A Michigan court of appeals has ruled that the parents of a teenager responsible for a school shooting in the United States can be tried for involuntary manslaughter, paving the way for a groundbreaking case.
In a unanimous opinion, the three-judge appeals court called for a full trial against James and Jennifer Crumbley, whose son Ethan Crumbley opened fire at Oxford High School in 2021, killing four people and injuring seven.
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The three judges – Christopher Murray, Michael Riordan and Christopher Yates – wrote in their decision that Ethan’s “acts were reasonably foreseeable”. They also determined that his parents’ “actions and inactions were inexorably intertwined” with the murders he committed.
The judges cited “visual evidence” that Ethan planned to commit violence with the gun that his parents had purchased for him, including drawings that depicted firearms, decapitated birds and human suffering.
Several illustrations had been drawn on a math worksheet on the day of the shooting with the words, “The thoughts won’t stop. Help me.”
“The morning of the shooting, EC [Ethan Crumbley] drew a picture of a body that appeared to have two bullet holes in the torso, apparently with blood streaming out of them,” Riordan told the court.
The judge noted that the gun depicted in the sketch resembled the firearm his parents “had very recently gifted to him”. His parents had been summoned to the school to discuss the picture hours before the shooting, but neither the school nor the parents demanded Ethan be brought home.
If not for the “defendants’ informed decision to leave EC at school, these murders would not have occurred that day”, the judges concluded.
Their decision is likely to test the limits of negligence and liability in situations in which minors commit violent crimes. Ethan, now 16, pleaded guilty in October to 24 state charges, including first-degree murder and “terrorism”.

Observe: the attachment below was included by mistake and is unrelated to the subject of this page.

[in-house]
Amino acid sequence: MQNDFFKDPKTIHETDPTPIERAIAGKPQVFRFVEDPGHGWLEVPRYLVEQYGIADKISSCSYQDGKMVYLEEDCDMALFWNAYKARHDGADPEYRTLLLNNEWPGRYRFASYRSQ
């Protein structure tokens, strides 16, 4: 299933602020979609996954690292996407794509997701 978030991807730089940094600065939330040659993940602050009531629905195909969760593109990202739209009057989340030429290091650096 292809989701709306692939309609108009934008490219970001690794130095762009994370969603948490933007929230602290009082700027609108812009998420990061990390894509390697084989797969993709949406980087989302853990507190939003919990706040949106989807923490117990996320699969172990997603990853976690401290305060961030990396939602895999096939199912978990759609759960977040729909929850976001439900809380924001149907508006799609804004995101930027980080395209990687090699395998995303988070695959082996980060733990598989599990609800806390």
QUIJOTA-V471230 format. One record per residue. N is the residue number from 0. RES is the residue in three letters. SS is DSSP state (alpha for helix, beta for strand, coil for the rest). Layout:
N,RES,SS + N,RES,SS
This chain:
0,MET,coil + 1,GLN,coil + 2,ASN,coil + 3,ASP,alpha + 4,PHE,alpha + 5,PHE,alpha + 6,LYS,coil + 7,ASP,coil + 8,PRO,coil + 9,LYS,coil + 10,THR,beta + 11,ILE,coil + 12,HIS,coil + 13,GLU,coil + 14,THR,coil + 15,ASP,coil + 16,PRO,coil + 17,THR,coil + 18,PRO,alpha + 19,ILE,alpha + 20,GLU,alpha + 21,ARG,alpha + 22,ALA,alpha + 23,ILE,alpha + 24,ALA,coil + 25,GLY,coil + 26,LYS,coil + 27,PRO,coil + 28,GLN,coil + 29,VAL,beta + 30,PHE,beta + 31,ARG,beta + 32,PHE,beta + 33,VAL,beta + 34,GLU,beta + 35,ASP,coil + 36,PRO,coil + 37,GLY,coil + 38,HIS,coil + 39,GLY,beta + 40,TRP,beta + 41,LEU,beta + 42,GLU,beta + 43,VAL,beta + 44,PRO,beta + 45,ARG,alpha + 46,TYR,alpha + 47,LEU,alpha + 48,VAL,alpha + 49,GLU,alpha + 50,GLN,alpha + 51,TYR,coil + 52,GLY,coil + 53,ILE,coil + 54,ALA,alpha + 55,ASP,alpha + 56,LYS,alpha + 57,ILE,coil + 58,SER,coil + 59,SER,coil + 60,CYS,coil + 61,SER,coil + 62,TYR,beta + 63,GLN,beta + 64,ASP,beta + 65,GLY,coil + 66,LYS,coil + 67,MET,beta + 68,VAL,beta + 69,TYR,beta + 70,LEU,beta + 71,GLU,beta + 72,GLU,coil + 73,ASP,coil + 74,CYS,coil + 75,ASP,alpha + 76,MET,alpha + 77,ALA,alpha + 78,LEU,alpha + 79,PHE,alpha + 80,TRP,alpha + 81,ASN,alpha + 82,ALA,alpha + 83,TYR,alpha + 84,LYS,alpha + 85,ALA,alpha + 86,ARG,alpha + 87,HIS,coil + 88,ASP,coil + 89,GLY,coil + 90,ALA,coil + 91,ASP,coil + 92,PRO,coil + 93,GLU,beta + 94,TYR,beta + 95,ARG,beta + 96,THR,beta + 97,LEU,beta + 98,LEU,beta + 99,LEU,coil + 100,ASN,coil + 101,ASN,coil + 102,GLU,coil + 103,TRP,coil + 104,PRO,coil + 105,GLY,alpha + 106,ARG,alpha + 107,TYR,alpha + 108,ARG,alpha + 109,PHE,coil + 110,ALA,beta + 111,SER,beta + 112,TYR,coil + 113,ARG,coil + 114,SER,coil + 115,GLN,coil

He may be summoned to testify at his parents’ trial.
On November 26, 2021, James Crumbley legally bought a 9mm SIG Sauer handgun that Jennifer Crumbley would later describe as a “Christmas gift” for their then-15-year-old son.
The following Monday, Ethan was caught researching ammunition on his phone during class at Oxford High School near Detroit, where he was a sophomore. A school official left a voicemail about the incident on Jennifer’s phone.
Jennifer, who had taken Ethan to a shooting range the weekend prior, responded by initiating a text-message conversation with her son in which she told him: “I’m not mad. You have to learn not to get caught.”
That Friday, Ethan opened fire in the high school after packed the handgun and 50 rounds of ammunition in his backpack.
Prosecutors have maintained that James and Jennifer Crumbley shared responsibility for Ethan’s actions, writing in a court filing, “They created an environment in which their son’s violent tendencies flourished.”
The appeals court echoed that assessment, writing on Thursday, “a reasonable fact-finder could conclude” that the “defendants’ decision to purchase their mentally disturbed son a handgun” led to the shooting.
The court’s decision referenced instances in which Ethan described hallucinations to his parents in text messages, including the belief that he was being haunted by a demon. Ethan told a friend that his parents had brushed off his request to see a doctor, telling him instead to “suck it up”.
The judges also cited the parents’ “failure to properly secure the gun”.
An active shooter alert was sent to the parents on the day of the attack, prompting James Crumbley to go home and discover the firearm had been taken. He called emergency services a little more than half an hour after the attack to express concern that his son might be the shooter.
In the days after the shooting, prosecutors filed involuntary manslaughter charges against the parents, and law enforcement launched a manhunt to arrest them, ultimately discovering them in Detroit.
Lawyers for the parents have denied their clients are guilty of manslaughter. They are expected to request that the Michigan Supreme Court review the case.
“It was not foreseeable from the drawings on that [math] homework that he was going to later carry out the premeditated murders of those students,” defence lawyer Mariell Lehman previously told the court.
In Thursday’s decision, the appeals court acknowledged that it shared “the defendants’ concern about the potential for this decision to be applied in the future” to other parents whose children commit violent acts.
But it ultimately decided that the Crumbley case involved “uniquely troubling facts” that merited the consideration of a full jury trial.
“Whether a jury actually finds that causation has been proven after a full trial, where the record will almost surely be more expansive – including evidence produced by defendants – is an issue separate from what we decide today,” the judges wrote.